After Tuesday’s lesson, I was ready for a break. I tried to find a substitute for my class, but by the time it was 4:00 in the afternoon I knew it just wasn’t going to happen.
My lesson topic was “Saul, David, and Solomon: What Went Wrong” based on a CES document by the same title, but when I looked at it again, I didn’t like it and many of the points were things I really beat down during our previous lessons. The kids had been assigned to describe to a parent what went wrong with these kings, so I didn’t want to disrespect them and cut it out entirely….
Anyway, I wasn’t finding anything great to cover and I didn’t really have the energy to do Scripture Mastery games, so I decided to just let it slide a little. I picked up a book I’ve been wanting to read titled Jesus The Master Teacher by Lowell C Bennion. It’s an older title; I got mine off eBay some years back. Anwyay, I was reading along looking for tips and ideas when it suddenly occurred to me to ask myself what Jesus would do in my situation. Would he react to student rejection by teaching a crappy lesson the next day (punishing them) and pouting all day long in his room (punishing himself)? Of course not. Suddenly my whole outlook changed, and I was able to start looking objectively at what went wrong. I also found the energy to be willing to teach the lesson the next day myself.
So I decided to let the kids report on what they learned about Saul, David, and Solomon and then let them watch a little more of the Prince of Egypt movie we started some months back.
I also came up with a few ideas I could have used to try to regain control of the situation. I could have asked the kids to stand and do head,shoulders, knees and toes or run around the house or something to get their energy out. I could have had them stand and sing something. I could have moved them to the tables to help with the chatting. I am not blaming myself for their bad behavior, but there are some things I could have done to help mitigate it, I think. If it happens again I’ll be more ready — I won’t be as blindsided, I think.
As it happened, there was a Valentine’s Day dance at another ward that invited our ward. Wow. Bad sentence. The ward we split from had a youth Valentine’s Day dance for 12 and up (yes, it’s okay. 14 and up is stake dances, fyi). They invited our ward. I wasn’t going to go, but Jared took my van to WalMart to have the headlights polished for Valentine’s Day — yes, that’s how “romantic” we are — and so we’d need both drivers anyway. I also decided I would feel better to go and talk to some of my friends from the old ward, too. It was so fun. I mentioned to some of the gals from our ward about what a terrible day I’d had. Venting always helps somehow. And hugging and visiting with my old buddies was so much fun. It was like a family reunion. I felt better afterward, but I was still a little down.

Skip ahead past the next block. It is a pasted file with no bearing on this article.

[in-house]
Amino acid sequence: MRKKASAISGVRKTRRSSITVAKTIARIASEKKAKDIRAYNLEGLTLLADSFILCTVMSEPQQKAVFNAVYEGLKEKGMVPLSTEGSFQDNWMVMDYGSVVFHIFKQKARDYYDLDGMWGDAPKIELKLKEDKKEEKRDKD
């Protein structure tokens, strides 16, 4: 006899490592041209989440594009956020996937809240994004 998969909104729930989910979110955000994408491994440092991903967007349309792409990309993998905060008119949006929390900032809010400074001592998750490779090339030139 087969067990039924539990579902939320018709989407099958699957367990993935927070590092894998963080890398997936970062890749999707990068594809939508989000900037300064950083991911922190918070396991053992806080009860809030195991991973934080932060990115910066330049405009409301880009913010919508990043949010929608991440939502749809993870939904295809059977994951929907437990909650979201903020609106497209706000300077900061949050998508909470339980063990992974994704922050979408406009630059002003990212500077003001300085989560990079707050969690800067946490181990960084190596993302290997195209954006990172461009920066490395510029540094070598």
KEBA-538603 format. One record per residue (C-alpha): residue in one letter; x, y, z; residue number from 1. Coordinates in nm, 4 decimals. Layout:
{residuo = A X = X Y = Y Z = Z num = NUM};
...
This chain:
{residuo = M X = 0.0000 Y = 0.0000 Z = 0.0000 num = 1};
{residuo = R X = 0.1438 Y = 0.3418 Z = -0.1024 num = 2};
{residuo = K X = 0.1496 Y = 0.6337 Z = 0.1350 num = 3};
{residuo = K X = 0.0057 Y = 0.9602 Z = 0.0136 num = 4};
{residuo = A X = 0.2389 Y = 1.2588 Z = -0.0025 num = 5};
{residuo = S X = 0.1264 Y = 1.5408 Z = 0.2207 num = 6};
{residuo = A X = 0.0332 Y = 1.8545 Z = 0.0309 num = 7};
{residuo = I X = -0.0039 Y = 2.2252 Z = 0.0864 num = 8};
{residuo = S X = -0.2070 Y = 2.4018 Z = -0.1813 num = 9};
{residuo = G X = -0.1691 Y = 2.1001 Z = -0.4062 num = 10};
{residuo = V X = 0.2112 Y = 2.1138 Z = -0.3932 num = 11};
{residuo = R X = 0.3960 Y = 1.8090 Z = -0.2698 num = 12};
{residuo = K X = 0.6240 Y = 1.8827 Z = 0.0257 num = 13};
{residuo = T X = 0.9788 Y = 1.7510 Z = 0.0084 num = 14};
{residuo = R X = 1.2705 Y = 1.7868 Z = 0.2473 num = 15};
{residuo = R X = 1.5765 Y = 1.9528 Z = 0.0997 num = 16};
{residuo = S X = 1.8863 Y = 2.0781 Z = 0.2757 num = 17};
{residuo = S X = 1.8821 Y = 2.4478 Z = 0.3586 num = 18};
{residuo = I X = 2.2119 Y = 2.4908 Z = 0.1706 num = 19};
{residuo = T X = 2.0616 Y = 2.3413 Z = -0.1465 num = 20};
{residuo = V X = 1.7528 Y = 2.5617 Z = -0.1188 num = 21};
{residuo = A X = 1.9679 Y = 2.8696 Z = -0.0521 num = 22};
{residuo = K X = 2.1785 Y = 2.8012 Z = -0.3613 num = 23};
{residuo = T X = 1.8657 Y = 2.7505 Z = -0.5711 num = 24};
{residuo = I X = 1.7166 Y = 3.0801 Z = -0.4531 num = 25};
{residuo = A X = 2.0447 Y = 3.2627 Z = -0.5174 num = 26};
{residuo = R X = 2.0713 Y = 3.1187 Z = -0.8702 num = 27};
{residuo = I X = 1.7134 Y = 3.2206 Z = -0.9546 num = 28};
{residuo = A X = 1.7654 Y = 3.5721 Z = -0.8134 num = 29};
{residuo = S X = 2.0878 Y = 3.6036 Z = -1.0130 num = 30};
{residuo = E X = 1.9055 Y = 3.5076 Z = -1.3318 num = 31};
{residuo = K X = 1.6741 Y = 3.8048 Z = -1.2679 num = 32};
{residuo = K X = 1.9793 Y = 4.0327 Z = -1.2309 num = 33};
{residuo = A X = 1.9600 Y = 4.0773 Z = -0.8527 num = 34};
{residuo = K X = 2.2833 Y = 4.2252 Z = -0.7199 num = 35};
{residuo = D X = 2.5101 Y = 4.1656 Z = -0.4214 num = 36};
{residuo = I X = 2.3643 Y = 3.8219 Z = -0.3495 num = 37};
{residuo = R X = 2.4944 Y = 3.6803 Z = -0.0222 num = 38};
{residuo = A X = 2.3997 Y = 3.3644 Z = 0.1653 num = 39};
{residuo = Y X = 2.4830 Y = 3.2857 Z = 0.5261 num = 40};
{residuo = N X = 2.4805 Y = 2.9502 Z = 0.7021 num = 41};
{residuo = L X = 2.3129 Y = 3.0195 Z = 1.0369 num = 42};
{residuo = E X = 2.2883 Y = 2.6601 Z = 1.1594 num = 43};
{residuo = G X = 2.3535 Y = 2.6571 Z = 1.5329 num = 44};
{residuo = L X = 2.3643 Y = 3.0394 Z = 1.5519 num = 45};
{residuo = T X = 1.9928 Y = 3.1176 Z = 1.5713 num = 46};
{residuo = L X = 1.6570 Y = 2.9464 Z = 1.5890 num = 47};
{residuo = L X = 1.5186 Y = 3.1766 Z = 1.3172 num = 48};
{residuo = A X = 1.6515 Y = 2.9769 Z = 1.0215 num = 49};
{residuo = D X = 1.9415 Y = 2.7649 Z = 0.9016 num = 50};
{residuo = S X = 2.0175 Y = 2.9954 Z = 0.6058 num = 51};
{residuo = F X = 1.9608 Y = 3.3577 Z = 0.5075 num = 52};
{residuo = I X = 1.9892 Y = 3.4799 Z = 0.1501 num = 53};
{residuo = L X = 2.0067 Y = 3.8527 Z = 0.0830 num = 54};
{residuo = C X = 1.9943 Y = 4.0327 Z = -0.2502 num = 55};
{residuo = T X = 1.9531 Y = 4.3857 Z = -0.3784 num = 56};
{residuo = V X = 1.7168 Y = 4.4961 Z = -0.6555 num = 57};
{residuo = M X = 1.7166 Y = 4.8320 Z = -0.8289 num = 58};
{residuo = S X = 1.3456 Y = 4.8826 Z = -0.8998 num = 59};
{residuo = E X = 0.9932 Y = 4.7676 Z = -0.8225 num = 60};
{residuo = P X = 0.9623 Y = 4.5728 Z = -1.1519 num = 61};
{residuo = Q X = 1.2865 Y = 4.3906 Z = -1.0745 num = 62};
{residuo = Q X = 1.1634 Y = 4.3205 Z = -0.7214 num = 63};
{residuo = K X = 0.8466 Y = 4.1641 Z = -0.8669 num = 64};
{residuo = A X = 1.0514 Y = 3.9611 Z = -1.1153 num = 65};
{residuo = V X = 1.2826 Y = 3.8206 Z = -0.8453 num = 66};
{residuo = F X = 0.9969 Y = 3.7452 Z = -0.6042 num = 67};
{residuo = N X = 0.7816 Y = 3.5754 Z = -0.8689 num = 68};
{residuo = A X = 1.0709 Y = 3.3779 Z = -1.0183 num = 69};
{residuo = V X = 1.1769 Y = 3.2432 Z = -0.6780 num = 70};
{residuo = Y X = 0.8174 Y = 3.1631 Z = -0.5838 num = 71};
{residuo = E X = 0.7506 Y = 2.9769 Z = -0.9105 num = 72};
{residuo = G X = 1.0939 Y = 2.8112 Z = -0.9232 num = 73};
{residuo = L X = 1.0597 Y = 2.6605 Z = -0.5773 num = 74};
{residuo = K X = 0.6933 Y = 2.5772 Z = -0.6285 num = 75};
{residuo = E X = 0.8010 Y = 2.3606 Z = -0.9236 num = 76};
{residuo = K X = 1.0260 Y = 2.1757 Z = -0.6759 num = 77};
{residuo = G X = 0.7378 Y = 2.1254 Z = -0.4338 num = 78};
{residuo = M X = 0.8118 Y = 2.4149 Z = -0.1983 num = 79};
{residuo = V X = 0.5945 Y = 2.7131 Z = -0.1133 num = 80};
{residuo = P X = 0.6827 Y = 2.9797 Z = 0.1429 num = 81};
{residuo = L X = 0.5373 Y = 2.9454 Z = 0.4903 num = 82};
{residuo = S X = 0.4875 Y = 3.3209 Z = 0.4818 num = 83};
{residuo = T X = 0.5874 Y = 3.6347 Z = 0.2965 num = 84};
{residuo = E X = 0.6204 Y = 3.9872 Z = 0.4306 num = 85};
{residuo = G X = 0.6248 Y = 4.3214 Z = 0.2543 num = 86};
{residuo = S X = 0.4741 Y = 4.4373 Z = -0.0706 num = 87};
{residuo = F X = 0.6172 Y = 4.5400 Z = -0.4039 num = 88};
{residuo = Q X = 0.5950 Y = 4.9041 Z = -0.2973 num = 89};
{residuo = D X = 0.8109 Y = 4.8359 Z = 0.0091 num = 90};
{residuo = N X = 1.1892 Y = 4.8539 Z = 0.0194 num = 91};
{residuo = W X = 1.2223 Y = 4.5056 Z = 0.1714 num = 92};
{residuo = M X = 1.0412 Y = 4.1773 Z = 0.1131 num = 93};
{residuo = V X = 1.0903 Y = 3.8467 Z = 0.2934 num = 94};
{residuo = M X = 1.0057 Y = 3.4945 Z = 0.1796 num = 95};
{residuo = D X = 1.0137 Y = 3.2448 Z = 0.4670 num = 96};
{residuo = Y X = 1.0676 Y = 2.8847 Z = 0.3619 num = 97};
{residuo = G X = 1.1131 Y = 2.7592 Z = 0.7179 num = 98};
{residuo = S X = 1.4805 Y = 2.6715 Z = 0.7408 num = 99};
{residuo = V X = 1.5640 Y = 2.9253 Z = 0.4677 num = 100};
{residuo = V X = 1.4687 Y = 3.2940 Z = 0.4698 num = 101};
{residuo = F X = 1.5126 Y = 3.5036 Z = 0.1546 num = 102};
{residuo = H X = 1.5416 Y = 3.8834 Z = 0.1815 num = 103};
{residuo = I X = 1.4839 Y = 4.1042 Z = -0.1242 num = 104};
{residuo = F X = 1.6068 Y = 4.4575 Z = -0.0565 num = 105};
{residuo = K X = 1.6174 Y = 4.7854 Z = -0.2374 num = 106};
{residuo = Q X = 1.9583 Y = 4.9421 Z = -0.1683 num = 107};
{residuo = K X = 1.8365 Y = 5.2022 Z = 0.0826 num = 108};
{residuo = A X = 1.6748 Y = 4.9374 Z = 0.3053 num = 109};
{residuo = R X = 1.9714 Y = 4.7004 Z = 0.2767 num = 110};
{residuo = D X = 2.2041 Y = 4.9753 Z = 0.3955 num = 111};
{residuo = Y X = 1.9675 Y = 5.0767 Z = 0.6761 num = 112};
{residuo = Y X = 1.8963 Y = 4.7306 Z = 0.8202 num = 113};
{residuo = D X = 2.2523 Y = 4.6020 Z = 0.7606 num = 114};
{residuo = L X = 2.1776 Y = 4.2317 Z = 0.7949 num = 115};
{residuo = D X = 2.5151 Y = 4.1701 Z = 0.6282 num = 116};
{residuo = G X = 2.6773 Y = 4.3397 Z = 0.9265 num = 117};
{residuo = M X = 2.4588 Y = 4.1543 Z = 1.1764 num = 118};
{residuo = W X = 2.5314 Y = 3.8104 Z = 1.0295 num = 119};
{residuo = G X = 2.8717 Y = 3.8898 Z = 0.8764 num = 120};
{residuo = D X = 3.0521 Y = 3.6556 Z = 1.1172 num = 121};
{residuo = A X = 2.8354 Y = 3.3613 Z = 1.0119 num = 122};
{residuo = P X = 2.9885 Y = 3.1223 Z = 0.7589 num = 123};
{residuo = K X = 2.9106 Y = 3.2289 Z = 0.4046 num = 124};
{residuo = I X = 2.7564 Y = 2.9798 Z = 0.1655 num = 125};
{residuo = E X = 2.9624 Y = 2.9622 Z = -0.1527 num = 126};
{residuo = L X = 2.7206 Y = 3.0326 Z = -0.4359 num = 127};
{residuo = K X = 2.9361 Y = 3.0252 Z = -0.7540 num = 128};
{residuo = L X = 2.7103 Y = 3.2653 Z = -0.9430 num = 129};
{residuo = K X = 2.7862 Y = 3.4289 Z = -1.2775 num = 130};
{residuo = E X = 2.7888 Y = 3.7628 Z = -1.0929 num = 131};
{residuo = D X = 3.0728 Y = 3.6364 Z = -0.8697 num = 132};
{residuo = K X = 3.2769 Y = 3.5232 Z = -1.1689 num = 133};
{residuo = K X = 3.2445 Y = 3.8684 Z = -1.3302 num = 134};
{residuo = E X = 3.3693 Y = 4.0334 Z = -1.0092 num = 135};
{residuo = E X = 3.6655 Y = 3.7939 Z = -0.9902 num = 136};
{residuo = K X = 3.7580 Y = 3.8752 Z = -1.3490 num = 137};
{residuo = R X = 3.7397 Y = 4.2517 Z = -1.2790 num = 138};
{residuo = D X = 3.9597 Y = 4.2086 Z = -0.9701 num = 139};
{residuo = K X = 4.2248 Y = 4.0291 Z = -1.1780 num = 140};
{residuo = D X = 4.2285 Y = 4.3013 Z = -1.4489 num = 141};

The next morning I got up early to set up the tables and try to help control the chatting. It turned out that we had a visitor to class Wednesday morning — one of the girl’s good friends who is the daughter of a former RS counselor. She came in with her friends kind of early and started immediately talking about the topic, which in turn helped the others focus in on the topic as they arrived. She asks good, thoughtful questions and so it was very helpful. She ended up saying our opening prayer, and it was a very kind, thoughtful prayer. She mentioned me in the prayer, and it suddenly occurred to me that the kids’ prayers have changed recently. I used to get the “thank you that we get to meet at Sister Smith’s house” prayer all the time, but recently it’s become “thank you for the lessons Sister Smith prepares”. I don’t mean to sound like I’m tooting my horn, and that’s not how it came off. It’s not like hero-worship at all, but it’s more “we’re getting something out of this — thanks”. I appreciate that they appreciate the work I do. I’m so grateful that they feel they’re getting something out of it. It’s been difficult to judge what they’re really absorbing, but it occurred to me then that they ARE getting something from these lessons. I need to remember that they do appreciate me, that the material matters, and that a single bad day does not mean I’ve been rejected or that I’m a failure.
I taught the lesson just as I described above. The kids listed a few of the things that went wrong and what the three kings could have done to not make their mistakes. One kid had about 10 pages left in a text he was reading for school, and I had to shut him down (my first homework during class), but since we were doing a move later I told him he’d have time at the end of class. I announced that we’d watch some of Prince of Egypt [YES!] and the kids went to the couches. It’s fun to watch a movie and hear their little comments and see them together. Homework Boy did not finish his text, but watched the movie instead. Another girl did work on some math homework, though.
Anyway, I felt better afterwards. Tuesday was just a bad day. I will move on.
Today was Rehoboam and Jeroboam. I started out by drawing the name game on the board from Adam all the way through Rehoboam.
Adam –> Noah –> Abraham –> Isaac / Ishmael –> Jacob/Israel –>Judah –>David–>Solomon –>Rehoboam
I filled in some of the history as we talked. We talked about why Rehoboam wouldn’t accept the advice of the elders and what the result was. The kids were able to translate that into more understandable words easily.
One of the students had mentioned that Israel must be better than Judah because they left because of oppression, so that was a good segue into the next bit about Jeroboam leading Israel into idolatry.